In an article for the Los Angeles Times, David Zucchino writes about the incident at Kabul International Airport in April 2011 when an Afghan Air Force colonel killed nine Americans.
The nine killings remain the single deadliest incident among insider attacks that have targeted U.S. and coalition forces in Afghanistan. … Although insider attacks in Afghanistan are persistent — at least 80 attacks and 122 coalition deaths since 2007 — no single incident seems to have registered on the public consciousness in the United States. Few family members of those killed have spoken out.
Widows of two of the dead officers [and] retired Air Force Lt. Col. Sally Stenton, a former civilian police investigator who was a legal officer assigned to the airport the day of the attack … have pored over a redacted Air Force report, the Central Command report and a separate Air Force chronology.
They contend that the shooter, Afghan Air Force Col. Ahmed Gul
… had help from fellow Afghan officers. … They point out that 14 Afghans were in the control room when Gul opened fire. None were killed or seriously wounded.
The U.S. Air Force investigation quoted Afghans as saying they fled or took cover when Gul opened fire. The reports, the three women said, indicated the Afghans did not attempt to rescue or treat the wounded advisors.
The three women contend that the [U.S.] Air Force failed to uncover Gul’s radicalization in Pakistan and Kabul — and the vows he made to kill Americans.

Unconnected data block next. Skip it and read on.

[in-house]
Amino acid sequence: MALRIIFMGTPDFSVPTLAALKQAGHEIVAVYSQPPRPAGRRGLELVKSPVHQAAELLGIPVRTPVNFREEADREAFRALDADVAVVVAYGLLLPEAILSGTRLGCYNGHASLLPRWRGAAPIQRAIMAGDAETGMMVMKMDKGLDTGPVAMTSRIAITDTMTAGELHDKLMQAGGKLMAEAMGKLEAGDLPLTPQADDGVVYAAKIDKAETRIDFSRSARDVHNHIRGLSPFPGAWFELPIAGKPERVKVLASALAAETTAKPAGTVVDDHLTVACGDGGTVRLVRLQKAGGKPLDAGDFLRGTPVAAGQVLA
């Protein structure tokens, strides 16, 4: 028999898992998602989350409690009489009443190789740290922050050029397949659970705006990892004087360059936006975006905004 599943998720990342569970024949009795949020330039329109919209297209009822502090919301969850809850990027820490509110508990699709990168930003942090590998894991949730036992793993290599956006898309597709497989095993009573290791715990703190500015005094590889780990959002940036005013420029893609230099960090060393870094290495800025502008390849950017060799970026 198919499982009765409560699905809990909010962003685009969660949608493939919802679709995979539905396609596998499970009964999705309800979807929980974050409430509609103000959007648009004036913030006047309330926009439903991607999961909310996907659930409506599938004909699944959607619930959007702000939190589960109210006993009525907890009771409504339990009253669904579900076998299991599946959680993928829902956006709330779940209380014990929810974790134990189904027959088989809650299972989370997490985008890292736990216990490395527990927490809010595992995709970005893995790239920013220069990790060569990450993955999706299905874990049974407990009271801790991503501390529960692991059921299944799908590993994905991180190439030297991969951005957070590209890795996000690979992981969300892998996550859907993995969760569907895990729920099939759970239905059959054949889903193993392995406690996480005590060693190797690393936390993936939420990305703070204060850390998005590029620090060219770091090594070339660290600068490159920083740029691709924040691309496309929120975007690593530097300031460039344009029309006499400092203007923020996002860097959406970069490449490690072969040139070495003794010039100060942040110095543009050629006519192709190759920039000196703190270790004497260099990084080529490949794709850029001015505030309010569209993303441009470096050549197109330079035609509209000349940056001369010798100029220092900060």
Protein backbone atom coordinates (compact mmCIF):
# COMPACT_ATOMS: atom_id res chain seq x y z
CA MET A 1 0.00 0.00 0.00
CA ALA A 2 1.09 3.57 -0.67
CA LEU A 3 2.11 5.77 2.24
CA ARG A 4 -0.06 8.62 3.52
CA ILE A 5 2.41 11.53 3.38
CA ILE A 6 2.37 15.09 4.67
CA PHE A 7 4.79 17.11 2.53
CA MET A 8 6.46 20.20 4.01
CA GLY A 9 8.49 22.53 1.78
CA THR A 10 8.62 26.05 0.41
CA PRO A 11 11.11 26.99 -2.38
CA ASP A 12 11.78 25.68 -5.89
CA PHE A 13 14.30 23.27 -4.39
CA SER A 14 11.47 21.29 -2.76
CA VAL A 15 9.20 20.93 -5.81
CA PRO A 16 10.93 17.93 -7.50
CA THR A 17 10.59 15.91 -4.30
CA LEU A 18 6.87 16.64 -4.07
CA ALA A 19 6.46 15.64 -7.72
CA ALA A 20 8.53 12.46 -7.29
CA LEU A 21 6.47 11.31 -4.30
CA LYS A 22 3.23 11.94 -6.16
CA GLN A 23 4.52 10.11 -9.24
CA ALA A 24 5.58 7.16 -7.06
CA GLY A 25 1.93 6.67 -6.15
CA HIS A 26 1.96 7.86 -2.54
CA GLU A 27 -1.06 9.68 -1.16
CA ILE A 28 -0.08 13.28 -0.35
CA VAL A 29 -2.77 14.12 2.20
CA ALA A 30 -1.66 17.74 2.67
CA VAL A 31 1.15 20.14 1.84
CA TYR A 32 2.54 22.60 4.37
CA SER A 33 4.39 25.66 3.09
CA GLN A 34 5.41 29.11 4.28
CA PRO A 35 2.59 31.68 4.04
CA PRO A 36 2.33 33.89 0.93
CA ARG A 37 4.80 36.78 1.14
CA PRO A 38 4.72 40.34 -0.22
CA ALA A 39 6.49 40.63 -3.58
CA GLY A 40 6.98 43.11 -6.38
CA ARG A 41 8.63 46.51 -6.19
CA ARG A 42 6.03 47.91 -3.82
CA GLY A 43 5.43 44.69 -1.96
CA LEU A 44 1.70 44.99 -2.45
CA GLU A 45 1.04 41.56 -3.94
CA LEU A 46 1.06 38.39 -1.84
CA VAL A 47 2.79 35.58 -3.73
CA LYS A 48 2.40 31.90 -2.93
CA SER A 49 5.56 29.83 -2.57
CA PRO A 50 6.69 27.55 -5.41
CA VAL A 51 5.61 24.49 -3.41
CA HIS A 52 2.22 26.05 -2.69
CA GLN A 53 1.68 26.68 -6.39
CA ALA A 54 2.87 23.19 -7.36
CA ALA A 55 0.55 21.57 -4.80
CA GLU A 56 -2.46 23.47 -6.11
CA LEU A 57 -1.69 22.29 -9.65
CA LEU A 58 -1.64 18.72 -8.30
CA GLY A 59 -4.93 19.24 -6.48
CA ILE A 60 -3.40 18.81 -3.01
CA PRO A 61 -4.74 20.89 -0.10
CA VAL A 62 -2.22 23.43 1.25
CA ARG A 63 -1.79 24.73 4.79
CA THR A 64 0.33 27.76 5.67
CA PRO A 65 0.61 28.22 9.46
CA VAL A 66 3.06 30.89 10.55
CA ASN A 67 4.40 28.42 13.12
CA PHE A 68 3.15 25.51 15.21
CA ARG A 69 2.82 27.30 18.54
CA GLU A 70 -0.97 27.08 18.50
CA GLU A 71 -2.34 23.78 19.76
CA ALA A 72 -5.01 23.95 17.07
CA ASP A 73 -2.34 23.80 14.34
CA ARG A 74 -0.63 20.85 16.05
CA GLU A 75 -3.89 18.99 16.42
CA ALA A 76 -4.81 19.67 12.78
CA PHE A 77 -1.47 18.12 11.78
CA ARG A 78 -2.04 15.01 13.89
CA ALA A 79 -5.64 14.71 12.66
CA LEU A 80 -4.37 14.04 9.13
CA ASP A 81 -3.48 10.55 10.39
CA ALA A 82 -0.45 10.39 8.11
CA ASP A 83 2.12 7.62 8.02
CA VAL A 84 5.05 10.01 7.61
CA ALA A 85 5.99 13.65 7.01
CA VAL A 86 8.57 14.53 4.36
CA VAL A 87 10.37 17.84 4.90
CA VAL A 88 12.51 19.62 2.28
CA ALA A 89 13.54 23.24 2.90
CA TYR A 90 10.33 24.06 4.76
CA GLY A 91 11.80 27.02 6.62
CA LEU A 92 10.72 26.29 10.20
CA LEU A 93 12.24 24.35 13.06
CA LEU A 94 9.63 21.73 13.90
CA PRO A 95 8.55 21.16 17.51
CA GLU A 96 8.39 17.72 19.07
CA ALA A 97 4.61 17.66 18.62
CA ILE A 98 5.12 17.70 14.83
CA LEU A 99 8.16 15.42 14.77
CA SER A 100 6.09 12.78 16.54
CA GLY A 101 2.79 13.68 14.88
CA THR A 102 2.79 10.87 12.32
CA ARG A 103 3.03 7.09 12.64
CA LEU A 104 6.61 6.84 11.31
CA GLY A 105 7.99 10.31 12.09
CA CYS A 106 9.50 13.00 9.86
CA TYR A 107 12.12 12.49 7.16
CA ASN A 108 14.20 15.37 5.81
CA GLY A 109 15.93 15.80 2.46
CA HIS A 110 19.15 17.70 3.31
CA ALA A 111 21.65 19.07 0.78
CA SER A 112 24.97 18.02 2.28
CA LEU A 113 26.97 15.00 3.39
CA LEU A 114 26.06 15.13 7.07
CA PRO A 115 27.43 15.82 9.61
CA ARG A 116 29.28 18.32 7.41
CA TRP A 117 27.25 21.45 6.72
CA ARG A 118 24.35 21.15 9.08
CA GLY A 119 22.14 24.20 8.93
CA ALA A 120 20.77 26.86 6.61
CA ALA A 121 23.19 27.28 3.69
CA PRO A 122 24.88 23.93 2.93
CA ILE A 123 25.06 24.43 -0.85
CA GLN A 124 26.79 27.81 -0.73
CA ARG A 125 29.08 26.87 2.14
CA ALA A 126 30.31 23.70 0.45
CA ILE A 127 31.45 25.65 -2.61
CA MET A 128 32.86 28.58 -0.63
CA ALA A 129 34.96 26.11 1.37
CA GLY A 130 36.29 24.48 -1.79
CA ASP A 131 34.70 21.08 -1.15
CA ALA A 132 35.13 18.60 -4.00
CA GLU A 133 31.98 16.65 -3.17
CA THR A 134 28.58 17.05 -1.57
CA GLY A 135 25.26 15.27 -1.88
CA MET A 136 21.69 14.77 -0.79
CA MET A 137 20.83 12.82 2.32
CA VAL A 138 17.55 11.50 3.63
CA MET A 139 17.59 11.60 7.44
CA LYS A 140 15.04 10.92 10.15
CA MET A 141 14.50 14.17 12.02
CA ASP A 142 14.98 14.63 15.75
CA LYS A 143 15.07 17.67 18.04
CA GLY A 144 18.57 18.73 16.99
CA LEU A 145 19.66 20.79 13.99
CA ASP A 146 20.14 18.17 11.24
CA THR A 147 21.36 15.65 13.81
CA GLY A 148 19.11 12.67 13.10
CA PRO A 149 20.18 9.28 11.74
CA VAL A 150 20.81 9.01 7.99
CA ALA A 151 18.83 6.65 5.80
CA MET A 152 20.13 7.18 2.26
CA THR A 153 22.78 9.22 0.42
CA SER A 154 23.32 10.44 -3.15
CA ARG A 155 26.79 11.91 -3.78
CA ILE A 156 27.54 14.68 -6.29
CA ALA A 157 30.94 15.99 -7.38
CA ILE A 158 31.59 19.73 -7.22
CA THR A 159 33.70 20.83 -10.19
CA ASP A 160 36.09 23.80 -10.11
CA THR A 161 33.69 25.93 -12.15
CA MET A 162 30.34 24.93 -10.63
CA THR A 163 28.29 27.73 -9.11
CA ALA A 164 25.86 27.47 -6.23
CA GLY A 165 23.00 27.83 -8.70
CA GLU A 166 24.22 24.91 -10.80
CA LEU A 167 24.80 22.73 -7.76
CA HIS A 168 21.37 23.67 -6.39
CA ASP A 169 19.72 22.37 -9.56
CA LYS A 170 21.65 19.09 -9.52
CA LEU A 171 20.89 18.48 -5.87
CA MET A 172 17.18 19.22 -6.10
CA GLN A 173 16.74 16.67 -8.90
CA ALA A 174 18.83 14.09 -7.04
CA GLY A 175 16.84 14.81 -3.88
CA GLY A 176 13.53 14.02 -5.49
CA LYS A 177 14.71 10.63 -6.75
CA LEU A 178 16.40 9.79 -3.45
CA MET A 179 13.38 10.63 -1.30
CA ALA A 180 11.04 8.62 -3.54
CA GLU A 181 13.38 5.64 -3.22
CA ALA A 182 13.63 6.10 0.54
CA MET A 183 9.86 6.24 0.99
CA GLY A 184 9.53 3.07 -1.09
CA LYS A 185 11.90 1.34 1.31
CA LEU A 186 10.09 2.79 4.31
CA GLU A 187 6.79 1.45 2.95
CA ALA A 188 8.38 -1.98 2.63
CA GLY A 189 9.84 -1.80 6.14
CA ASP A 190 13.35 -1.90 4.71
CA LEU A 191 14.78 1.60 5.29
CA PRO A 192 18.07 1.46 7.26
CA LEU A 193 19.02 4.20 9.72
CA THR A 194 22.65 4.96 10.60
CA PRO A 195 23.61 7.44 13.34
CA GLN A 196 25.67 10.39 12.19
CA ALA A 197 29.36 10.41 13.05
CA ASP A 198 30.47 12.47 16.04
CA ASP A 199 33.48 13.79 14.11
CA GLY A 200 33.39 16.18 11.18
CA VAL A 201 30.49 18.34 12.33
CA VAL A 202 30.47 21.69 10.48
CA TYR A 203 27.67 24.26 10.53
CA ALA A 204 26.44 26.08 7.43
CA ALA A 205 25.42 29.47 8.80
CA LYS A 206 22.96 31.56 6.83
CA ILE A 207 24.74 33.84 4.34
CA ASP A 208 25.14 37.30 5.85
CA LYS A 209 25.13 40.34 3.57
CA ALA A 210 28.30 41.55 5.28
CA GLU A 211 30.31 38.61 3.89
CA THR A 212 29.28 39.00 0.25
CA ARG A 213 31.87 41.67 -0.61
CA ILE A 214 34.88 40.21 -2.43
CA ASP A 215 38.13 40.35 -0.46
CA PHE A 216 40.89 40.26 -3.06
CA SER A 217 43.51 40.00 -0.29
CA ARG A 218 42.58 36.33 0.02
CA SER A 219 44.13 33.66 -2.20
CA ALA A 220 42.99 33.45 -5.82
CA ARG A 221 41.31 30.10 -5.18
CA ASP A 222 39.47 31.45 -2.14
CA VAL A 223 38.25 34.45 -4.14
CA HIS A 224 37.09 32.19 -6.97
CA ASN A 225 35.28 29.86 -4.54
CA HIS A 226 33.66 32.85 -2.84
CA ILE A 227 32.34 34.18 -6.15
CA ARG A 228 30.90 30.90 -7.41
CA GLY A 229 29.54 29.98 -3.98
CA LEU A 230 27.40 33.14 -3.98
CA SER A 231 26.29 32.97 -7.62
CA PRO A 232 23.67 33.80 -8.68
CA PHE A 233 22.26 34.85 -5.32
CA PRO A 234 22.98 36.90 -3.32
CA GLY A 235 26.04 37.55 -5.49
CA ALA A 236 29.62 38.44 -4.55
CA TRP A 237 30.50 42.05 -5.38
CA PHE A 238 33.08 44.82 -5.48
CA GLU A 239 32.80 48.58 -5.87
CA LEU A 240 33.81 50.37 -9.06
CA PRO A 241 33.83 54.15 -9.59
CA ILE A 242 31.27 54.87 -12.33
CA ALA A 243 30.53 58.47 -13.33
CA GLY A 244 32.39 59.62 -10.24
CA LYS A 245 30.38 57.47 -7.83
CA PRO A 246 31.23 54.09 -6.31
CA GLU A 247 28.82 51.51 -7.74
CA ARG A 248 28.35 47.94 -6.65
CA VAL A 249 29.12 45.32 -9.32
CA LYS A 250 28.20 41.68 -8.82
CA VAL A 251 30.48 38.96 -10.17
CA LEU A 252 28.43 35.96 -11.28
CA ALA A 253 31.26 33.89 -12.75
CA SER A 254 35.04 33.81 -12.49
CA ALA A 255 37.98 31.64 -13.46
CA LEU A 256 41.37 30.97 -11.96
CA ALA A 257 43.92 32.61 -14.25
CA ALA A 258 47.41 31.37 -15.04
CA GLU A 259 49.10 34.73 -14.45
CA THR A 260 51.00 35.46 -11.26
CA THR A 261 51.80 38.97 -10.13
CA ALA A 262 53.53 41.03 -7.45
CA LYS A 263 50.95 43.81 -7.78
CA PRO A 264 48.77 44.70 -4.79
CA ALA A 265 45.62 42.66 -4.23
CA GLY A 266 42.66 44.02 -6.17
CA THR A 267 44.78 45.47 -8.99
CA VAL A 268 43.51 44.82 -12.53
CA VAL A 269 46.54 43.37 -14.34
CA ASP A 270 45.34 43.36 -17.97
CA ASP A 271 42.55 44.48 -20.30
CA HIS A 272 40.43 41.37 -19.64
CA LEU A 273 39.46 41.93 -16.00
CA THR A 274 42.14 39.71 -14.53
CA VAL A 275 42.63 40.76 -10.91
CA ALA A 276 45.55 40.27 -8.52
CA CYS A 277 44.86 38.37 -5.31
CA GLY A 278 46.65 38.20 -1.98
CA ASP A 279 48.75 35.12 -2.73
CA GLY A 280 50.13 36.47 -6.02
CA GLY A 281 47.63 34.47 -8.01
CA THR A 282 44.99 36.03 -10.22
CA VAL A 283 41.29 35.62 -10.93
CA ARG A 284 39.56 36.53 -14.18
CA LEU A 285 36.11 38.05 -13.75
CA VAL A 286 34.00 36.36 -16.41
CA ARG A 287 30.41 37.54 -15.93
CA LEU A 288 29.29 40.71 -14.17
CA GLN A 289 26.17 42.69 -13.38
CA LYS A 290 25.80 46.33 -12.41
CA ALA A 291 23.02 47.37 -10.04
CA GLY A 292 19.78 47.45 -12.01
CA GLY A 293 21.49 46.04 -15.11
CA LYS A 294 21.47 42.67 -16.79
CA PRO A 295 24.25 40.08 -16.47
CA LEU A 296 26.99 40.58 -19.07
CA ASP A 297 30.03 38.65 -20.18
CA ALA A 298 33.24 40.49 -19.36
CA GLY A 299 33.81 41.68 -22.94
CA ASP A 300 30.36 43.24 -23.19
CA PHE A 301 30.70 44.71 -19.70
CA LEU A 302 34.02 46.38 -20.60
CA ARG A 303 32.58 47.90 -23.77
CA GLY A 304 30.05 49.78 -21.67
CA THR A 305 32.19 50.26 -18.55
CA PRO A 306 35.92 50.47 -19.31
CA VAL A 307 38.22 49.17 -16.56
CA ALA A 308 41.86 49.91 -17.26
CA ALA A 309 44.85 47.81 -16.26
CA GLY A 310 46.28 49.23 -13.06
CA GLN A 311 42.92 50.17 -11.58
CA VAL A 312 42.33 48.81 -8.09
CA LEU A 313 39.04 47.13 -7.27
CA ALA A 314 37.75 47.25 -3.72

Such killings make a senseless war such as Afghanistan that much more so. Questioning the U.S. Air Force may help to make sense out of it, at least it attaches a semblance of honor to the deaths.
Meanwhile, those who lost soldiers in Afghanistan and Iraq seek to make sense of their deaths by clinging to the belief that their loved ones died while defending the United States. But many of them know that the Iraq War was unjust and, even if they believe Afghanistan War was warranted, that it has passed its sell-by date. Nothing is more painful than acknowledging the truth of John Kerry’s refrain, “How do you ask a man to be the last man to die” in a war.
Should loved ones also eventually acknowledge the fruitlessness and injustice of those wars, some solace still remains. First, soldiers in any war fight, in large part, to protect (and avenge) their squad mates. Second, those who die are, in effect, occupational casualties. However quotidian it may seem, just like work itself, dying on the job has its own inherent dignity.